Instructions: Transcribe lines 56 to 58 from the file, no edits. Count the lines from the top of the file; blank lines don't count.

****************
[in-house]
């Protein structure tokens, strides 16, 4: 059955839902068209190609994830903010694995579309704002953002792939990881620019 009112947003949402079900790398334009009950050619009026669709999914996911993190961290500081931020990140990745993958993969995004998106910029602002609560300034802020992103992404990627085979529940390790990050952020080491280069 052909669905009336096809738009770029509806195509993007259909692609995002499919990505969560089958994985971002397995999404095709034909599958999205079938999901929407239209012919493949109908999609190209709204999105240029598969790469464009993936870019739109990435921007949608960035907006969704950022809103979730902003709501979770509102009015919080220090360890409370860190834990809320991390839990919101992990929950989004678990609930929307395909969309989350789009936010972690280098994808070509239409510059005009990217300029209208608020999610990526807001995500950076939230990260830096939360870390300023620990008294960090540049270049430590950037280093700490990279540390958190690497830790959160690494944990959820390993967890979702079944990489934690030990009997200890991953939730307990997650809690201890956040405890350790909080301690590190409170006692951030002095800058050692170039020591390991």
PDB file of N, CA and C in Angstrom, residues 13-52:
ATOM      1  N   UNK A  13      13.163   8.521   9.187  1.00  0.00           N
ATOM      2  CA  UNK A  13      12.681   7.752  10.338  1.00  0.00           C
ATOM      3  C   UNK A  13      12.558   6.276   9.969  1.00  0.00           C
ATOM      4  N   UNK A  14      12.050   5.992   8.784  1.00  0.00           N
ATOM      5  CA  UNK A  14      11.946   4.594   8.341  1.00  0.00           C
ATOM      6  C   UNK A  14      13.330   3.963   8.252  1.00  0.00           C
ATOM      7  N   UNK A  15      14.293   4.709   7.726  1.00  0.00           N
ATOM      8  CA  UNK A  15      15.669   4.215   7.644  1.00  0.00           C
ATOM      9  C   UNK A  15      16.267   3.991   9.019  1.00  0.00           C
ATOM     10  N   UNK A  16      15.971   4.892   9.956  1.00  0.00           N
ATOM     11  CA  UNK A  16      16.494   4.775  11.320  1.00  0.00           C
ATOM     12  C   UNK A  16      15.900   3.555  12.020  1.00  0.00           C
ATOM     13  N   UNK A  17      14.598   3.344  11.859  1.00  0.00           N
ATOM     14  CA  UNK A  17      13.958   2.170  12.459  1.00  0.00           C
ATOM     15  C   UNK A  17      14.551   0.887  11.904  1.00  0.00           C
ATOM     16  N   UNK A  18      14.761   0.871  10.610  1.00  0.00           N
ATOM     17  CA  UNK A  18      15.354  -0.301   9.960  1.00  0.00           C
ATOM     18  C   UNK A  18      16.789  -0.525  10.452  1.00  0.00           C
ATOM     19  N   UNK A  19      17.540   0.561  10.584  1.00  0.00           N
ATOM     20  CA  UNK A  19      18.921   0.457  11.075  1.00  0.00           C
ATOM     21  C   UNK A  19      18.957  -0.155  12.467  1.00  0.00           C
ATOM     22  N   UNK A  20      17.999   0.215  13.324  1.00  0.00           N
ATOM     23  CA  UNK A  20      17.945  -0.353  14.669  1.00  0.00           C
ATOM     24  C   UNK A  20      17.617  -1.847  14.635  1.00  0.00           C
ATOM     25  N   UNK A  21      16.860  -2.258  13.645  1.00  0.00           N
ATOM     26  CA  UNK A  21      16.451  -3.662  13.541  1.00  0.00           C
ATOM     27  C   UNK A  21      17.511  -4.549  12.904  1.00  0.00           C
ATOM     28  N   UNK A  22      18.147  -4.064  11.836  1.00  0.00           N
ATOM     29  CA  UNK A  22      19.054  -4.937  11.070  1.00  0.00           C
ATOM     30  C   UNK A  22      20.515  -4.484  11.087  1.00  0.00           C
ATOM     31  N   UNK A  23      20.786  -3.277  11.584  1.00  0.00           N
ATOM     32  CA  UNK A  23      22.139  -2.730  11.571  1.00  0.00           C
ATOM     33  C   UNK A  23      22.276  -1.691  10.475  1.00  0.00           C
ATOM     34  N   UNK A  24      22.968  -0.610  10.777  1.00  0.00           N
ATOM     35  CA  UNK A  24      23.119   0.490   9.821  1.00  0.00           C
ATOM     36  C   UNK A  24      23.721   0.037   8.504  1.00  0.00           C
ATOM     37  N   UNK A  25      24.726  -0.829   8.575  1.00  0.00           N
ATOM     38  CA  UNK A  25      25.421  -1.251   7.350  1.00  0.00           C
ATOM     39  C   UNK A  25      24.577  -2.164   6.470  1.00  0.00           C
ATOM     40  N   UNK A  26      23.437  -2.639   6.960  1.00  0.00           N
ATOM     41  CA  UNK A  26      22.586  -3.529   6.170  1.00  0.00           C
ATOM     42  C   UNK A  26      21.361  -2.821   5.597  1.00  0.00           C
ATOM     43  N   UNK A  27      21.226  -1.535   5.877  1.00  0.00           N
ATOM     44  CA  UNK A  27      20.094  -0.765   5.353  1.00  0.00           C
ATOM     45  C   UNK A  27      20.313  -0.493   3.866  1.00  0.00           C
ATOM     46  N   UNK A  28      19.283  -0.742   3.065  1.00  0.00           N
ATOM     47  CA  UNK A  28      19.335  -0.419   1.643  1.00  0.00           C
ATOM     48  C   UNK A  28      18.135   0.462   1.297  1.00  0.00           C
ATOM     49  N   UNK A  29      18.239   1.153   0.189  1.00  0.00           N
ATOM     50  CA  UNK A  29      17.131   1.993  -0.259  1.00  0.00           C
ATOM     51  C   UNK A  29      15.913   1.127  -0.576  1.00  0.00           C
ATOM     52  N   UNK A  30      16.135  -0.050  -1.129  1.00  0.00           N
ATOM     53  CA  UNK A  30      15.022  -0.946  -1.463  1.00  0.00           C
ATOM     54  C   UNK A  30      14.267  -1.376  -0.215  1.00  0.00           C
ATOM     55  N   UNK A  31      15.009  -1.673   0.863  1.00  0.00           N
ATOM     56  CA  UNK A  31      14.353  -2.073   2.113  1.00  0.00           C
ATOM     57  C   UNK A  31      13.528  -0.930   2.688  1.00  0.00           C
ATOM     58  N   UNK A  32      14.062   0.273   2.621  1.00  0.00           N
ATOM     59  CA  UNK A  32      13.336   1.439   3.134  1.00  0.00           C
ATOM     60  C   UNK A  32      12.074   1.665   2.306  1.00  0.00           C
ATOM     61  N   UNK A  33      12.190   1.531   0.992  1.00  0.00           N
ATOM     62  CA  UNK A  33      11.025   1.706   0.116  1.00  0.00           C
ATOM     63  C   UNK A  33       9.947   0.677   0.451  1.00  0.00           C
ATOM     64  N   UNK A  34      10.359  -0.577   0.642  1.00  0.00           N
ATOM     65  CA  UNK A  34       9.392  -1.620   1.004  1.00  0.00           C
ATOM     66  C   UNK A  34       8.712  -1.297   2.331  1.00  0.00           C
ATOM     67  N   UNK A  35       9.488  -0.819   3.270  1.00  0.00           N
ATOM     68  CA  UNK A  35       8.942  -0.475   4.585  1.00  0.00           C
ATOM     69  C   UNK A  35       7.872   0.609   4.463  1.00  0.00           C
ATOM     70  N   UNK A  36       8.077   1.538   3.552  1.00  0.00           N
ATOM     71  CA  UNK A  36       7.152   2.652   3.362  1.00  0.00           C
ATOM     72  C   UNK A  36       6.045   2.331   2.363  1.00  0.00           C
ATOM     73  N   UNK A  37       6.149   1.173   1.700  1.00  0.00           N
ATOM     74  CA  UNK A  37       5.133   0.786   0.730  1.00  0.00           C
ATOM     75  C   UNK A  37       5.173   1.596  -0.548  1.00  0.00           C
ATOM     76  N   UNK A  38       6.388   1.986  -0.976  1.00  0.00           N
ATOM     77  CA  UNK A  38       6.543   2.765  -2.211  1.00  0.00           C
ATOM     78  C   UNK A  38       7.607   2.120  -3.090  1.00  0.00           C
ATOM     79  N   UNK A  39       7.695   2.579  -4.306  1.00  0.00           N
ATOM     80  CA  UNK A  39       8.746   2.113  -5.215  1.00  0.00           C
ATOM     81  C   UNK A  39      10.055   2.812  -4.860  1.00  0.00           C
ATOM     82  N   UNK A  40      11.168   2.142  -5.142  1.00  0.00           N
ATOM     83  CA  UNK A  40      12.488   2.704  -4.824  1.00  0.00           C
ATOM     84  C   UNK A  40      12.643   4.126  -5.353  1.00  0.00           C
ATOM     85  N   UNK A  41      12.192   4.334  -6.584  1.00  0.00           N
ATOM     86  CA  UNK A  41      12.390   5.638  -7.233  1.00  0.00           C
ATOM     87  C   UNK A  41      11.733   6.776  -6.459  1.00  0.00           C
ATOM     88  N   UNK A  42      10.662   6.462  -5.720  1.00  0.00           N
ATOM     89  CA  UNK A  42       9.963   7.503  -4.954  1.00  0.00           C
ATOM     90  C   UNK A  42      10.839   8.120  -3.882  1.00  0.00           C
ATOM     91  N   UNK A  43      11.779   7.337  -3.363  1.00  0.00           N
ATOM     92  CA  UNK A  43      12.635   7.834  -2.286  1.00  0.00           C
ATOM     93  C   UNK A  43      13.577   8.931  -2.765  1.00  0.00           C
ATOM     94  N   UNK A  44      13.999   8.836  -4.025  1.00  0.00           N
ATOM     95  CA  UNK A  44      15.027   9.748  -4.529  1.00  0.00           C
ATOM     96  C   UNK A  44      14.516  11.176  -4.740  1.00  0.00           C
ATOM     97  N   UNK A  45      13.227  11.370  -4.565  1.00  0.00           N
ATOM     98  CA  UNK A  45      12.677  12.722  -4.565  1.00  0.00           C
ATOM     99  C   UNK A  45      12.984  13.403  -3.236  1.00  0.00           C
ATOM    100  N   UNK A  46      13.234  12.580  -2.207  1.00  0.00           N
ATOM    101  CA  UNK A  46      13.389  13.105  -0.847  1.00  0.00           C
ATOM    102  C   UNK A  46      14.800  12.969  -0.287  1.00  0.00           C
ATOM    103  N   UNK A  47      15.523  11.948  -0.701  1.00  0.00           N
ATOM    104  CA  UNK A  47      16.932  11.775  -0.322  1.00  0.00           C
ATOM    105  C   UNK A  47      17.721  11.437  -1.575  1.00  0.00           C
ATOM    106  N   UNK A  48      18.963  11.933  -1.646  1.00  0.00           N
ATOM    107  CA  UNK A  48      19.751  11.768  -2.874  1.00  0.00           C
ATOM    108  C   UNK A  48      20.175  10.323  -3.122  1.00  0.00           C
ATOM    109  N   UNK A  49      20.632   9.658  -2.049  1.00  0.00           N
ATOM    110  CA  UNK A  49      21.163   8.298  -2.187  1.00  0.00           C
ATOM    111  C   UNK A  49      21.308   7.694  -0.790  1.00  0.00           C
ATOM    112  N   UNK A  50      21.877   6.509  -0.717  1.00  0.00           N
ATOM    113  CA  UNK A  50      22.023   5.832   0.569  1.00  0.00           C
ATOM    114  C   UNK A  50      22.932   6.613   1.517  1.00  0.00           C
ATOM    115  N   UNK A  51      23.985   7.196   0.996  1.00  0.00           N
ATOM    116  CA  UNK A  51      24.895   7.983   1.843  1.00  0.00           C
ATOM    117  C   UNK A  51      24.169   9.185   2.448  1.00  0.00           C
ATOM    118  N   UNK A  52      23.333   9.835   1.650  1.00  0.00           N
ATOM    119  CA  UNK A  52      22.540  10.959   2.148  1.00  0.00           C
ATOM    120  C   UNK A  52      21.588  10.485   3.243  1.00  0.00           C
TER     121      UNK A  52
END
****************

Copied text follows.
ATOM     53  CA  UNK A  30      15.022  -0.946  -1.463  1.00  0.00           C
ATOM     54  C   UNK A  30      14.267  -1.376  -0.215  1.00  0.00           C
ATOM     55  N   UNK A  31      15.009  -1.673   0.863  1.00  0.00           N